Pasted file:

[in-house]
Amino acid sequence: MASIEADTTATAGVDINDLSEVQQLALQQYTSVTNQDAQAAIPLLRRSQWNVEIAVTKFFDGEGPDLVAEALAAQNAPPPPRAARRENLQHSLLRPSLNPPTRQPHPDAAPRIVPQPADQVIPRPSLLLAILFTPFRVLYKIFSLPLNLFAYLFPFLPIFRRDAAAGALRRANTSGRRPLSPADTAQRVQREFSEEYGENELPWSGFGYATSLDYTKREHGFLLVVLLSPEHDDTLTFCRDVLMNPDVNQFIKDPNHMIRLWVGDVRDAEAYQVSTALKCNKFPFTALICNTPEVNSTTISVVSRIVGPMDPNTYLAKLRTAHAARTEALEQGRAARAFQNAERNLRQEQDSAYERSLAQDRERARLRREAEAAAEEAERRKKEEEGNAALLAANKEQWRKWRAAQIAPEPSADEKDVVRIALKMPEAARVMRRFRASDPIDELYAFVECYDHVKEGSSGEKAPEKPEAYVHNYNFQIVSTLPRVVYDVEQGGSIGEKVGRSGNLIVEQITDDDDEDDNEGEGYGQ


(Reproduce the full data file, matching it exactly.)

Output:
[in-house]
Amino acid sequence: MASIEADTTATAGVDINDLSEVQQLALQQYTSVTNQDAQAAIPLLRRSQWNVEIAVTKFFDGEGPDLVAEALAAQNAPPPPRAARRENLQHSLLRPSLNPPTRQPHPDAAPRIVPQPADQVIPRPSLLLAILFTPFRVLYKIFSLPLNLFAYLFPFLPIFRRDAAAGALRRANTSGRRPLSPADTAQRVQREFSEEYGENELPWSGFGYATSLDYTKREHGFLLVVLLSPEHDDTLTFCRDVLMNPDVNQFIKDPNHMIRLWVGDVRDAEAYQVSTALKCNKFPFTALICNTPEVNSTTISVVSRIVGPMDPNTYLAKLRTAHAARTEALEQGRAARAFQNAERNLRQEQDSAYERSLAQDRERARLRREAEAAAEEAERRKKEEEGNAALLAANKEQWRKWRAAQIAPEPSADEKDVVRIALKMPEAARVMRRFRASDPIDELYAFVECYDHVKEGSSGEKAPEKPEAYVHNYNFQIVSTLPRVVYDVEQGGSIGEKVGRSGNLIVEQITDDDDEDDNEGEGYGQ